September 17, 1997 — Portsmouth
The Shipping News:
There's a ship that's docked right outside our window
The Nikaia Valetta.
We watched as the tugboats guided her through
The sirens gave warning,
traffic is backed up in town,
there's a hole in the bridge.
The tugboats pressed against her sides blowing
billows of black smoke—
You can tell how hard they work by how dark the smoke is
They guided the Nikaia Valetta up to the dock at
Granite State Minerals,
where she still is.
The cranes have been plodding endlessly scooping
salt out of her hull.
Scoop after scoop of unrefined, brown salt.
The ship is revealed as her hull is emptied.
The men from some foreign country, Russia
or an obscure Eastern European country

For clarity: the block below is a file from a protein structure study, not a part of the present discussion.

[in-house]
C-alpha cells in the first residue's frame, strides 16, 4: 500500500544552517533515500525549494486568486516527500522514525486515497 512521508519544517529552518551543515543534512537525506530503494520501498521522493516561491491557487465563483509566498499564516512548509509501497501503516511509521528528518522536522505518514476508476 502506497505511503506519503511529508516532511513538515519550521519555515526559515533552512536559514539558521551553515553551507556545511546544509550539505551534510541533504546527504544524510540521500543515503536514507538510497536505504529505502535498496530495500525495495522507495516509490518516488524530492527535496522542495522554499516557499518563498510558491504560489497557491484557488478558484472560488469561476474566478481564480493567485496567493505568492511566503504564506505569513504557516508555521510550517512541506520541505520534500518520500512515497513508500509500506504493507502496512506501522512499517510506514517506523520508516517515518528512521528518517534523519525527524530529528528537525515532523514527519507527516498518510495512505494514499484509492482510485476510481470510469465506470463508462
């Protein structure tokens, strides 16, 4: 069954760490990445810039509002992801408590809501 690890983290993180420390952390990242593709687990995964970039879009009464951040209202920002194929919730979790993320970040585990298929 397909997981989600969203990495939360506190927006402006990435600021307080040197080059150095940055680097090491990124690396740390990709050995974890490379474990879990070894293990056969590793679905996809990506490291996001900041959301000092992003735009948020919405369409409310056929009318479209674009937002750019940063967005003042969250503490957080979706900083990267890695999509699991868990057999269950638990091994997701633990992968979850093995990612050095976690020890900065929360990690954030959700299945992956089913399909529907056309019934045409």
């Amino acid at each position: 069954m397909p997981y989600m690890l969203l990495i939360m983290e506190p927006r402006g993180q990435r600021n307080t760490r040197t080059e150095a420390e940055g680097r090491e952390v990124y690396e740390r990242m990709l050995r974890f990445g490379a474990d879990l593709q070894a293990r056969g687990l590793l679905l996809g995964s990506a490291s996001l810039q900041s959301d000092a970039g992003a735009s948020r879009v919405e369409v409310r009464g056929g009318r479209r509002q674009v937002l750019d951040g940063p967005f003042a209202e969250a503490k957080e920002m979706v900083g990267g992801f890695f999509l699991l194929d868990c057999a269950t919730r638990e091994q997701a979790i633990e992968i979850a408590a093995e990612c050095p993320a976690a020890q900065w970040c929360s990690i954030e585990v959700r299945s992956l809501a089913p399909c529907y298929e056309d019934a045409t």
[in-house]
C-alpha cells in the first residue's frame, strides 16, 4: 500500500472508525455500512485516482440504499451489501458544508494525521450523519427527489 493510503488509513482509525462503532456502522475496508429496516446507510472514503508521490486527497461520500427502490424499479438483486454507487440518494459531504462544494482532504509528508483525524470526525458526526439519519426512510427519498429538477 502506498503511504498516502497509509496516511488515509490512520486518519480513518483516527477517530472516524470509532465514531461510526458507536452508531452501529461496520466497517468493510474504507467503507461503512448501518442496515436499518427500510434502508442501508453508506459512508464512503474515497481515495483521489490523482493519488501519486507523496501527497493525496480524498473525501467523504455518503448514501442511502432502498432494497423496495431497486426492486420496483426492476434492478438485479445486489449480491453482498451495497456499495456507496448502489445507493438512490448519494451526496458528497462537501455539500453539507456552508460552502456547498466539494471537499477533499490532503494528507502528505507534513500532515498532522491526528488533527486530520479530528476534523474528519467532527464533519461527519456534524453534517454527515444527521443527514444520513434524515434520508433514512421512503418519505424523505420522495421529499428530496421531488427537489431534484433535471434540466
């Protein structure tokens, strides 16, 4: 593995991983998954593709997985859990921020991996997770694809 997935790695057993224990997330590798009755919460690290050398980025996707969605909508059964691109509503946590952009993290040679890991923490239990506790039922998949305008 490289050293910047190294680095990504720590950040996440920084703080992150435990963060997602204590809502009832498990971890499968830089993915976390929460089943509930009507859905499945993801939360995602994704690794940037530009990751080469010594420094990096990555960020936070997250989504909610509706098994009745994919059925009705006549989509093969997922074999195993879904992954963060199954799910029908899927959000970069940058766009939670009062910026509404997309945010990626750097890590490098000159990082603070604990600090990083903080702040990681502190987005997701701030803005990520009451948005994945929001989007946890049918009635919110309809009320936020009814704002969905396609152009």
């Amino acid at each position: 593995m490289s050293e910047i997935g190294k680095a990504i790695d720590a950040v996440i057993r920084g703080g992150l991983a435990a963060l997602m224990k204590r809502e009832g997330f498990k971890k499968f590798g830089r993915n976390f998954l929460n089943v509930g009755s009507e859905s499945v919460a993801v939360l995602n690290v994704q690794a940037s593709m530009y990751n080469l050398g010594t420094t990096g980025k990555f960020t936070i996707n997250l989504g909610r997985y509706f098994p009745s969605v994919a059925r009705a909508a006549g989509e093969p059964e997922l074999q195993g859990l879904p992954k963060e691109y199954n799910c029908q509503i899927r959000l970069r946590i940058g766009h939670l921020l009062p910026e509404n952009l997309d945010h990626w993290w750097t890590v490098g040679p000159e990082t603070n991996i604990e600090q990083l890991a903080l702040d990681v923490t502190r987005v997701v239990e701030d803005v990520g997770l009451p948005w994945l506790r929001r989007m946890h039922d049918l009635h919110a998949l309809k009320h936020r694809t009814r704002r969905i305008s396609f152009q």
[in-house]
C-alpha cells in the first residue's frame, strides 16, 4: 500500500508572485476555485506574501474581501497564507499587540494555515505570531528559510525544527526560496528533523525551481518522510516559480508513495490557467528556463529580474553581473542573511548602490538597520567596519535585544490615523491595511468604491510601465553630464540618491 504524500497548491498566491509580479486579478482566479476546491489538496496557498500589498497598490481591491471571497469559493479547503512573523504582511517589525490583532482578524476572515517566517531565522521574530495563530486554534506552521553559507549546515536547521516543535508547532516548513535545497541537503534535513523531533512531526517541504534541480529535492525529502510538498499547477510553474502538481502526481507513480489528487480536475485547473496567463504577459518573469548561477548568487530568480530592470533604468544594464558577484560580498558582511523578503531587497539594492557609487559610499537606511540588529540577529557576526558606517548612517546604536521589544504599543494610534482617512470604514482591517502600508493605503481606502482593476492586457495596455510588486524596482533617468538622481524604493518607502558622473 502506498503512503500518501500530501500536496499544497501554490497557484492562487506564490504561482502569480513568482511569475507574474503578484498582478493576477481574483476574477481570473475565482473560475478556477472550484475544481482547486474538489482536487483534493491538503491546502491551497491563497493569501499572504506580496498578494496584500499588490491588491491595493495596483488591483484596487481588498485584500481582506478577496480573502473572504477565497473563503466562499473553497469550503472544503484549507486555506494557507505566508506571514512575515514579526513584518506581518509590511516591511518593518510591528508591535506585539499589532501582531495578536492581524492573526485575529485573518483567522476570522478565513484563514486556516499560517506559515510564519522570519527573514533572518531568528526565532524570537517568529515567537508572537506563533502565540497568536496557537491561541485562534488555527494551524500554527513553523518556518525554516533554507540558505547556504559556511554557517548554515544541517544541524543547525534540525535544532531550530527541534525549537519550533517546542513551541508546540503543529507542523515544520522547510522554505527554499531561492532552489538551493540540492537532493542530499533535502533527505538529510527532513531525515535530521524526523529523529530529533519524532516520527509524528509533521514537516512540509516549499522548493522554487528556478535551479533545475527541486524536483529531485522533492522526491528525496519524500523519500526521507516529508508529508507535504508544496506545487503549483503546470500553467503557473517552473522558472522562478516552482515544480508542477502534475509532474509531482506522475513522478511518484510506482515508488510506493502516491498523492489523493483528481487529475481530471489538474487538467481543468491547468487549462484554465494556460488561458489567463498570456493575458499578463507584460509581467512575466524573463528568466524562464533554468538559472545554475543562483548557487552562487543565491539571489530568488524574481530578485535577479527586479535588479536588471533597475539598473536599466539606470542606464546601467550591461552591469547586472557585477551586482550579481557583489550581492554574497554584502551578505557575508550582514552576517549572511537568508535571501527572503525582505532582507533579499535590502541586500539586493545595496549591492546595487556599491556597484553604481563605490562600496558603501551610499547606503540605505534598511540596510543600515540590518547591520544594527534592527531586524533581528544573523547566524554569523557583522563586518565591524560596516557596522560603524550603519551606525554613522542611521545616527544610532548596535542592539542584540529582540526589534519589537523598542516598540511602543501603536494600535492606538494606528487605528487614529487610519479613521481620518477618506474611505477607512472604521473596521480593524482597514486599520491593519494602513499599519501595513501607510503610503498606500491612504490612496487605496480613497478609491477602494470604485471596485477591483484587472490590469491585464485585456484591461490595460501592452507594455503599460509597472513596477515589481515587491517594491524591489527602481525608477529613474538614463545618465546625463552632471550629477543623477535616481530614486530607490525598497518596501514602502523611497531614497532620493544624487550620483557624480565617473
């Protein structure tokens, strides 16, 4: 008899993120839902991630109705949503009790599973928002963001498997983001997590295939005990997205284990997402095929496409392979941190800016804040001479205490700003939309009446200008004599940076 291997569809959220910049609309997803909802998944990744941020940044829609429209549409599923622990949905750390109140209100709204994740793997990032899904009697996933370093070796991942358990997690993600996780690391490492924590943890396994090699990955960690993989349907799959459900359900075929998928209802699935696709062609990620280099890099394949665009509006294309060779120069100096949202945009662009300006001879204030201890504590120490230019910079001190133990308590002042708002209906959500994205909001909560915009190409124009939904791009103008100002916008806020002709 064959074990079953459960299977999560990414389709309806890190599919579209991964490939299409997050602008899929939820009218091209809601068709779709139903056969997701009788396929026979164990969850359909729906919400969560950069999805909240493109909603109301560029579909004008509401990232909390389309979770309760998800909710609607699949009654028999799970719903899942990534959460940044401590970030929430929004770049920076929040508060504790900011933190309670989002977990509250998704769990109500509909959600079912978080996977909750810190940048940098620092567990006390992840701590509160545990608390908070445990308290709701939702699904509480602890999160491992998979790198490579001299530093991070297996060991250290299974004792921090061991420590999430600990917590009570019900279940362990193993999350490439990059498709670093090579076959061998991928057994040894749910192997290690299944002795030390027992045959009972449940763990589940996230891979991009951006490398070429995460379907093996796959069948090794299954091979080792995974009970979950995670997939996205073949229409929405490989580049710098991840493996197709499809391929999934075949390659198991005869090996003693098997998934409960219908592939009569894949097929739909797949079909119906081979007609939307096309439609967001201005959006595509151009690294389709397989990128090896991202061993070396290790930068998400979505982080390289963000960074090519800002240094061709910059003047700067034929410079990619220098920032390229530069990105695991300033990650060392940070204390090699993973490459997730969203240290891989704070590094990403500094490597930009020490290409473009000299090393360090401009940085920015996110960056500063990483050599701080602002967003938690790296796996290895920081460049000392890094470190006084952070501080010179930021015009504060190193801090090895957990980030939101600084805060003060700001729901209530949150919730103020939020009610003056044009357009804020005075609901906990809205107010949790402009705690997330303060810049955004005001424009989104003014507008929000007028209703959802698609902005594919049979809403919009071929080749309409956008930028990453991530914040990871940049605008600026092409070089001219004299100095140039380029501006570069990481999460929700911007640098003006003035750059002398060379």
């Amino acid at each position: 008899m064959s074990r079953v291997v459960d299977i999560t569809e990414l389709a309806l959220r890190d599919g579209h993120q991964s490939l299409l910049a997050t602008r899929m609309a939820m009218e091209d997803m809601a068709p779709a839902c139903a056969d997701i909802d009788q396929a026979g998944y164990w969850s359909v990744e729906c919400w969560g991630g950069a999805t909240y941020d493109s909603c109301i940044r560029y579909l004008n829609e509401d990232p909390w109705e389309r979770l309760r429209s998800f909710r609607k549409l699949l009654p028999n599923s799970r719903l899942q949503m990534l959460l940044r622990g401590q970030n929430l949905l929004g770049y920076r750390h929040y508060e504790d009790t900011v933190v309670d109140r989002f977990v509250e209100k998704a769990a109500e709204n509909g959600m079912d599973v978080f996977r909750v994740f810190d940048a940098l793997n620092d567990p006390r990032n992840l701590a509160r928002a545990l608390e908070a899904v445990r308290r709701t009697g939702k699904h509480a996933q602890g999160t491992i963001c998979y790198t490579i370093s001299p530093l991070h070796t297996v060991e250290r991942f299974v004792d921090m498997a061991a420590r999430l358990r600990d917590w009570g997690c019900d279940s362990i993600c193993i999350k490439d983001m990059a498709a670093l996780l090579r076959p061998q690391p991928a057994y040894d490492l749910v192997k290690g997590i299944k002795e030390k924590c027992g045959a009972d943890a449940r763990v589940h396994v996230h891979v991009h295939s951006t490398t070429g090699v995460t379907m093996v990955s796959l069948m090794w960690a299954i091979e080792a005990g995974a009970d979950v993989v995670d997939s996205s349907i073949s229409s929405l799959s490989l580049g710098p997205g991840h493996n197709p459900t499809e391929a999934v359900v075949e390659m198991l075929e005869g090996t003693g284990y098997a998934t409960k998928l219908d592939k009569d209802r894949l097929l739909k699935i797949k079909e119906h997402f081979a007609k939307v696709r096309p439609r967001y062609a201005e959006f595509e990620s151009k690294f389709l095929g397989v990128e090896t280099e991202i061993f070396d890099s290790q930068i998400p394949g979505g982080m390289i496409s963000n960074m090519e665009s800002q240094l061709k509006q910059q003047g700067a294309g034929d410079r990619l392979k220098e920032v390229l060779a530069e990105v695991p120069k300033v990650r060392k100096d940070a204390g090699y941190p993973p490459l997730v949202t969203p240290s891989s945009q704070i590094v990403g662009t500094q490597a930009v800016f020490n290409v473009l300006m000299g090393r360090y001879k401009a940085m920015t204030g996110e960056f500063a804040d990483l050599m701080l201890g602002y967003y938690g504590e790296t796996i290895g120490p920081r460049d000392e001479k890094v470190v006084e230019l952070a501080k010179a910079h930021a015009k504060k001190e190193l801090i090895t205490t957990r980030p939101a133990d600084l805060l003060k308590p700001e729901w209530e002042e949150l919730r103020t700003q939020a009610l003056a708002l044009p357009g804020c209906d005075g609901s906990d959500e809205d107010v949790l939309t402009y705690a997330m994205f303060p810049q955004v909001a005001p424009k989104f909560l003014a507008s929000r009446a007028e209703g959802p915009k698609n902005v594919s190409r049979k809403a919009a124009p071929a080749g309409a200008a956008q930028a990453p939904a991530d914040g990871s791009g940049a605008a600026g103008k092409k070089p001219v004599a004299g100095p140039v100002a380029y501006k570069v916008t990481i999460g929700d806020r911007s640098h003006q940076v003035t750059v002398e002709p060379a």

lean on the rails smoking.
Their work is done.
They have brought us the salt from their land,
That we will spread on our streets in the wintertime.
Salt that will melt ice, be acquiesced in solution
and be returned to the sea.
But in the process the ice is melted
and our roads will be clear.
It is still fall now and I have yet to spend a winter
in New England
The tugboats pressed against the laden ship's sides blowing here in the mouth
between Maine and New Hampshire
Where the Piscataqua sucks in and out like a giant
living beast, that lives between
Maine and New Hampshire, like when the draw
bridge is up and you can't get there from here.
The piles of salt grow like sand in an hourglass
More of the hull is revealed.
We saw a marmot laying under a boulder where our bedder-½ works
as if he sensed the impending winter.
We were watching a frog and it hopped by a boulder